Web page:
Rise in environmental crime addressed at ENPE and Eurojust conference

29 October 2019|PRESS RELEASE

The Hague, 29 October 2019

International criminal networks are rapidly expanding their activities into the realm of environmental crime. With a threefold rise in major cases being opened at Eurojust last year, more co-ordination is necessary to combat this form of cross-border crime and ensure that health and safety standards and a high level of environmental protection are maintained. Tackling international environmental crime, as well the protection of endangered species and the natural habitat, such as preventing the dumping of hazardous materials, are of vital importance. Furthermore, organised crime undermines legally operating enterprises in the field of waste management.
How to win the fight against organised environmental crime is the main topic of the forthcoming joint conference, International collaboration & co-operation in the fight against environmental crime, organised by the European Network of Prosecutors for the Environment (ENPE) and Eurojust, the EU's Judicial Cooperation Unit, starting today at Eurojust's premises in The Hague.
The conference will consist of two days of plenary and breakout sessions, featuring presentations from four continents, including from specialists from Brazil, China and North and South America, as well as a dedicated workshop focusing on how best to co-operate globally in tackling environmental crime. More than 100 specialists from all over the world will attend the event.
Ahead of the conference, Eurojust's President, Mr Ladislav Hamran, said: 'Combatting environmental crime is of great importance, because it poses a serious threat to our health and physical safety. That's why Eurojust gladly joins forces with ENPE, and other actors concerned, in an effort to stop organised crime from getting a foothold in this sector.'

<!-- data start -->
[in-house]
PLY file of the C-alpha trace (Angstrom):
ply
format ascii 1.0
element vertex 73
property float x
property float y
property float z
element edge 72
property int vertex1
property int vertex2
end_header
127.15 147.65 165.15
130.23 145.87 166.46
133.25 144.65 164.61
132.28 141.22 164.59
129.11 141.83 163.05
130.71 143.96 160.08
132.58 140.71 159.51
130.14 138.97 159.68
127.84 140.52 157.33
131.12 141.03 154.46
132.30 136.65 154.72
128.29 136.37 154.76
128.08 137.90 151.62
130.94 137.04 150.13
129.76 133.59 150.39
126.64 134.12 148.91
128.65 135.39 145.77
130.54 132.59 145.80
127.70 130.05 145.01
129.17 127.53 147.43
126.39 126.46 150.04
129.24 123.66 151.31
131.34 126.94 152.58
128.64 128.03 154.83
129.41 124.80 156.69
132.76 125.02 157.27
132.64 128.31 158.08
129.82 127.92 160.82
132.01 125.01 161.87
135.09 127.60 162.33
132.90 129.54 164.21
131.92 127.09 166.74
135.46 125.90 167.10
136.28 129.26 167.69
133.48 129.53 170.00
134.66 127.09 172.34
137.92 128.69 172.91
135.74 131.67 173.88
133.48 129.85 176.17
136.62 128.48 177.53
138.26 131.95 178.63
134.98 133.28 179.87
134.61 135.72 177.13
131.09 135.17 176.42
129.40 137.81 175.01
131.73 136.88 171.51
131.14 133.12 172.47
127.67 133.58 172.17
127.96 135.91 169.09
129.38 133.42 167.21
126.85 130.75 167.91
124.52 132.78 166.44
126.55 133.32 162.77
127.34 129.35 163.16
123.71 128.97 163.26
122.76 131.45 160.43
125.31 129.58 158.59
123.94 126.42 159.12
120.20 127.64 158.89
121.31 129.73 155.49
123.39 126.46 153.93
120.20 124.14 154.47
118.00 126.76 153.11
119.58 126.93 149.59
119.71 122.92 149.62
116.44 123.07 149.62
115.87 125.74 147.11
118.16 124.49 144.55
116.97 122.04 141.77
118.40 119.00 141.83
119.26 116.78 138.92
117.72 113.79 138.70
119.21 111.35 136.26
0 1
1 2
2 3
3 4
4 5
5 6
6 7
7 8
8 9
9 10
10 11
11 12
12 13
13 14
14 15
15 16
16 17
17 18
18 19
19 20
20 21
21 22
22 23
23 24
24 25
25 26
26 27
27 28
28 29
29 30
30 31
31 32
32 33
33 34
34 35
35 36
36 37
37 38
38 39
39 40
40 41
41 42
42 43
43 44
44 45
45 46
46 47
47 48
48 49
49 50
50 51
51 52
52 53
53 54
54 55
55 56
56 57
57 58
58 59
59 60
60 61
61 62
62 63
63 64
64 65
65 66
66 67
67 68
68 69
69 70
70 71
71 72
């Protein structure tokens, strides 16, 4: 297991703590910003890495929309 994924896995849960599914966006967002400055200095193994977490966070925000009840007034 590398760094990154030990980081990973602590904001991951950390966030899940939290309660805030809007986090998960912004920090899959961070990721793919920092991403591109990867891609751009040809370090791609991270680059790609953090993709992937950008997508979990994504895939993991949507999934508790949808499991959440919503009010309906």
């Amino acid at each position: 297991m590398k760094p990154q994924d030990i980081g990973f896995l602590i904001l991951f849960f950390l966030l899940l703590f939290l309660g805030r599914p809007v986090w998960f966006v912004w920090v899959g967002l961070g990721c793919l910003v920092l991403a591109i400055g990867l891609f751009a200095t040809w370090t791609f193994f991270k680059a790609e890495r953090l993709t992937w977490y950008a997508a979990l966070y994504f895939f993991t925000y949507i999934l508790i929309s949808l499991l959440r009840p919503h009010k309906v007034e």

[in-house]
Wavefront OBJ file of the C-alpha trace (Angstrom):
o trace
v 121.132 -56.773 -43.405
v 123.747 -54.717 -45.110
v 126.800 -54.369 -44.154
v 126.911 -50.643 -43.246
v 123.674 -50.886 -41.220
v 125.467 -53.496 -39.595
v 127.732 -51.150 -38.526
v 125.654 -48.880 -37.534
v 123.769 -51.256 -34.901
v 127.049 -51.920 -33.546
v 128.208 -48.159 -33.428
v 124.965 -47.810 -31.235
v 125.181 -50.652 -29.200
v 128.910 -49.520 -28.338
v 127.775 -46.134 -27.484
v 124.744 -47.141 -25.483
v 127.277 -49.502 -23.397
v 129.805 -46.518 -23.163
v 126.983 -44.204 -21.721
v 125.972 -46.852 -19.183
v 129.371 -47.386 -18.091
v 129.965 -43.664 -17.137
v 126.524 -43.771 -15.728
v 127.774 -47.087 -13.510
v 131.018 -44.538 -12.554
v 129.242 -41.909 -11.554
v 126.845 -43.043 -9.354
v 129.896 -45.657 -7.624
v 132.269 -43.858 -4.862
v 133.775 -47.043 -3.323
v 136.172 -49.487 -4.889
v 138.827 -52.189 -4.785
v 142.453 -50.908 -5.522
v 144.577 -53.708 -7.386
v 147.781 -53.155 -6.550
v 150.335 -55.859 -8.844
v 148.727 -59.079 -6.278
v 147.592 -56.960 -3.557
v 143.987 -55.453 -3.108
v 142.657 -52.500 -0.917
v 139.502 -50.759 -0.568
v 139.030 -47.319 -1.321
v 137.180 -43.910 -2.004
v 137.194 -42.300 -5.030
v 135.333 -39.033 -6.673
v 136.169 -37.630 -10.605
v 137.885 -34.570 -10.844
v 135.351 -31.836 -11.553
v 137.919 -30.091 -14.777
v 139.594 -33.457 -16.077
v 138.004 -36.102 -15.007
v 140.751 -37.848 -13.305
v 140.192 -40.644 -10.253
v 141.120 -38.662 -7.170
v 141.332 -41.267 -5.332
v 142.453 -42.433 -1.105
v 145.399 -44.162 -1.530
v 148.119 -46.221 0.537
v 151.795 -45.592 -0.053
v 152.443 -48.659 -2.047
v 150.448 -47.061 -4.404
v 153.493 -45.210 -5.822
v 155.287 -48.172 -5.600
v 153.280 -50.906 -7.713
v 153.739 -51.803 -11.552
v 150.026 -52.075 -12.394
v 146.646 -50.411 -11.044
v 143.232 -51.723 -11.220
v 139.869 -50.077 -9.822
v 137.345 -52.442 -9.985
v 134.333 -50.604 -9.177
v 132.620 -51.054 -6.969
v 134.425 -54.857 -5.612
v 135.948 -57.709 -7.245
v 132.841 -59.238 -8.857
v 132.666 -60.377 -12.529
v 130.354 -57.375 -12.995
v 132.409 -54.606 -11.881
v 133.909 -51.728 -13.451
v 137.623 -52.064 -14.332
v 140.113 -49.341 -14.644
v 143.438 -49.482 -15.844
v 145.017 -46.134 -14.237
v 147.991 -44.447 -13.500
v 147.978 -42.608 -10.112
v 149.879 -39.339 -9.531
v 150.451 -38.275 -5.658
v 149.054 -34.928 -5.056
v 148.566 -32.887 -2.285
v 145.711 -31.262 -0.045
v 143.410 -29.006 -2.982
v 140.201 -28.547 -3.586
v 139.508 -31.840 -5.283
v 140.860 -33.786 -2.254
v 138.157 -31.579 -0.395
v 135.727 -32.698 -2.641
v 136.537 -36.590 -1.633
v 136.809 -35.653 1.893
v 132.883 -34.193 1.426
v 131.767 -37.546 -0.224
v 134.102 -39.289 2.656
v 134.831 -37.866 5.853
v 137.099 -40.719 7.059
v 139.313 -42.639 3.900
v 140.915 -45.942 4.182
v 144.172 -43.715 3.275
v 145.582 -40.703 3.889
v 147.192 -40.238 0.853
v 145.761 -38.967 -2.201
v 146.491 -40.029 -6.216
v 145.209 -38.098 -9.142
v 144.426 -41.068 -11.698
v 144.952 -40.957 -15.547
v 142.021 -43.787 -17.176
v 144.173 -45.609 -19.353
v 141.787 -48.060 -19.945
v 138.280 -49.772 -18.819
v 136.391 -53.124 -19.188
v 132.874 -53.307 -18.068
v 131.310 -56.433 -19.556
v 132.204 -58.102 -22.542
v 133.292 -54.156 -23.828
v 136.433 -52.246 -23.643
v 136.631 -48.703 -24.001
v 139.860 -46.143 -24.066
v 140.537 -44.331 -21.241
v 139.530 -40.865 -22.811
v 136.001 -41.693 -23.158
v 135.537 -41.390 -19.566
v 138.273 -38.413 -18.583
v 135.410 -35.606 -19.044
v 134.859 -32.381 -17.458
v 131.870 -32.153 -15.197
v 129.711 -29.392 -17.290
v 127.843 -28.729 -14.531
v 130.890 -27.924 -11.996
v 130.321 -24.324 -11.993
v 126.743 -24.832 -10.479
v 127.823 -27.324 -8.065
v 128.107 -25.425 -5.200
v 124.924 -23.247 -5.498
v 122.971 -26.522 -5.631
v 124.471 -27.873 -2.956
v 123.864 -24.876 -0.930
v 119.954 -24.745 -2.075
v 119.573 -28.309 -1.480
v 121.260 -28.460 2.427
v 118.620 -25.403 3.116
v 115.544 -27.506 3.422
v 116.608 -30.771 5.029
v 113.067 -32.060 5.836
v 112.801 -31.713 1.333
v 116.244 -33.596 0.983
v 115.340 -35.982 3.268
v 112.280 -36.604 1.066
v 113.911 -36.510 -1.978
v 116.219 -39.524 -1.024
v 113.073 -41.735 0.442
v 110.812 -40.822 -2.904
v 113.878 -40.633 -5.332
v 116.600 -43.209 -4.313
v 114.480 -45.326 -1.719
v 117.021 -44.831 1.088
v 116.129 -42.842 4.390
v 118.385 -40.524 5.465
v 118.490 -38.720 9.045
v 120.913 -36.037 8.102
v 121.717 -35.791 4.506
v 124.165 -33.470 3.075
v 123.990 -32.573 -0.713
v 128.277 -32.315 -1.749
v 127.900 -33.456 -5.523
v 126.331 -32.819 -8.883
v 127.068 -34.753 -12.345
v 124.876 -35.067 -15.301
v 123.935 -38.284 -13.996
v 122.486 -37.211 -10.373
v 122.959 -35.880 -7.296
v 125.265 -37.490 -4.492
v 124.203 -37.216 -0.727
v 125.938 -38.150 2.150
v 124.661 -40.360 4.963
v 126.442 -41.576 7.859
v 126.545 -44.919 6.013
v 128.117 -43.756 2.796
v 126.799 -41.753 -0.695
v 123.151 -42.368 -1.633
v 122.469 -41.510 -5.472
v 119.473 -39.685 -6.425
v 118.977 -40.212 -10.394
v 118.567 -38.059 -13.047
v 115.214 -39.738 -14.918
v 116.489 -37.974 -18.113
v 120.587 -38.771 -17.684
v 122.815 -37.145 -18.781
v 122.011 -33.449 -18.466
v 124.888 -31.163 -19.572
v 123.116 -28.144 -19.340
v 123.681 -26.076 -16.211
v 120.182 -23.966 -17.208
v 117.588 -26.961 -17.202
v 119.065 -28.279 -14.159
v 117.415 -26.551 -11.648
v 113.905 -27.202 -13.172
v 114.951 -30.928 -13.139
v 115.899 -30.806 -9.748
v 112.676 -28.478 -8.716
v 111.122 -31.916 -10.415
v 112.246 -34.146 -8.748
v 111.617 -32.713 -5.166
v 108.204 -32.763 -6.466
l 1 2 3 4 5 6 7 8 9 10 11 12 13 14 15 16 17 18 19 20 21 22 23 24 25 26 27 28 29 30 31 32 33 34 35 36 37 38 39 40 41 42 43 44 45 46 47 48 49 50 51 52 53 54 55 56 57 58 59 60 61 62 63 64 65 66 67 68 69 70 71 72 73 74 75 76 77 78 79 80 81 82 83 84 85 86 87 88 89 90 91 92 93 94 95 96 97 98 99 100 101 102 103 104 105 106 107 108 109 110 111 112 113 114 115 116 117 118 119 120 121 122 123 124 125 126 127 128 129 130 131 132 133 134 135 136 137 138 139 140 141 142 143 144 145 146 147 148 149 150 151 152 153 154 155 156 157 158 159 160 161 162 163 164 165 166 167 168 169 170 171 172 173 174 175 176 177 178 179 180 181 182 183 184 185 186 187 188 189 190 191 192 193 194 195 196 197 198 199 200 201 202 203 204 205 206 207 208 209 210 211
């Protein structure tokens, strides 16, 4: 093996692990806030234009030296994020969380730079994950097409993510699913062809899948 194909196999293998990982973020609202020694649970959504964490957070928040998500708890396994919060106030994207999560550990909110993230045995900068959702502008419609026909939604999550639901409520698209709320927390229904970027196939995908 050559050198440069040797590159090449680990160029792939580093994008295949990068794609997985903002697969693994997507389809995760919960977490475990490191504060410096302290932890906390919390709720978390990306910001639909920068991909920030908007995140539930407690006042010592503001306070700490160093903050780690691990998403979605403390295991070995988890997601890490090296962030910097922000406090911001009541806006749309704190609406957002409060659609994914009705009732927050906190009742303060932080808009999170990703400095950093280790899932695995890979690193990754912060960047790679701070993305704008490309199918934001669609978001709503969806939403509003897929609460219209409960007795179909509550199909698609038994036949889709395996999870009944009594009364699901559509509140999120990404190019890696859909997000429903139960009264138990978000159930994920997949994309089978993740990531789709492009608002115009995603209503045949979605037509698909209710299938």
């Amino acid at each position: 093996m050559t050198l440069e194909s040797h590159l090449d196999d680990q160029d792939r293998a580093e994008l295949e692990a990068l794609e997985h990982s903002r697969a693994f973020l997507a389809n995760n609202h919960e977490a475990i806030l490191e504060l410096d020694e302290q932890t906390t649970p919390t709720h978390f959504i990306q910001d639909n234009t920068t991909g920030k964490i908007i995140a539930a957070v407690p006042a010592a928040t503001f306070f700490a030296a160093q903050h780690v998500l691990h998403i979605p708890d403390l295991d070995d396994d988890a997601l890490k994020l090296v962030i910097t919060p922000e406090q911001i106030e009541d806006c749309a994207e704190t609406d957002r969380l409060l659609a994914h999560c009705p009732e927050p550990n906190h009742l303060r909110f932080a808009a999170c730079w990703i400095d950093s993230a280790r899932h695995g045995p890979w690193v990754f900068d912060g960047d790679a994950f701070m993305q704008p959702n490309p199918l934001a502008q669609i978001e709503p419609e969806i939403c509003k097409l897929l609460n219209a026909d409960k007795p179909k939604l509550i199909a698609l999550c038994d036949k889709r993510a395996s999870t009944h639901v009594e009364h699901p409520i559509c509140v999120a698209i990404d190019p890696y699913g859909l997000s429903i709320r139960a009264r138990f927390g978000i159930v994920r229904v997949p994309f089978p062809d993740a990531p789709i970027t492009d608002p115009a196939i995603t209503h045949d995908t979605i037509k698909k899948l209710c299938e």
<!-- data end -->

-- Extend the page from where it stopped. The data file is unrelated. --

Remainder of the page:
ENPE's President, Ms Anne Brosnan, said: 'ENPE is a growing network of European prosecutors, sharing learning and best practice, establishing good case law and developing training opportunities in relation to the prosecution of environmental crime across Europe. Working with Eurojust and other partners, we will help to deliver better environmental regulation and a healthier, more sustainable environment. Our annual conference this year, held in conjunction with Eurojust, will provide a unique opportunity to embed, improve and expand this work.'

Photo © Shutterstock

Tackling cross-border organised environmental crime is a priority for the European Union. The conference will focus on concrete steps to improve the fight against environmental offences, including serious and organised crime, by improving international collaboration and co-operation in relation to the prosecution of environmental criminals. Judicial practitioners and specialists in the field will exchange best practice and discuss mutual approaches to promote effectiveness in prosecution and to strengthen and speed up investigations in general.
The conference will be opened by Eurojust's Vice-President, Mr Klaus Meyer-Cabri, and chaired by Ms Brosnan. The Dutch Secretary of State for the Environment, Ms Stientje van Veldhoven, will address the conference via video link. Speakers from, amongst other bodies, INTERPOL, the European Commission and the European Union Forum of Environmental Judges network (EUFJE), will share their knowledge and experience. The conference will end on Wednesday 30 October.

For further information:

Ton van Lierop
Eurojust Spokesman
00 31 70 412 5518
Mobile: 00 31 6 27194773

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Related tags:Environmental crime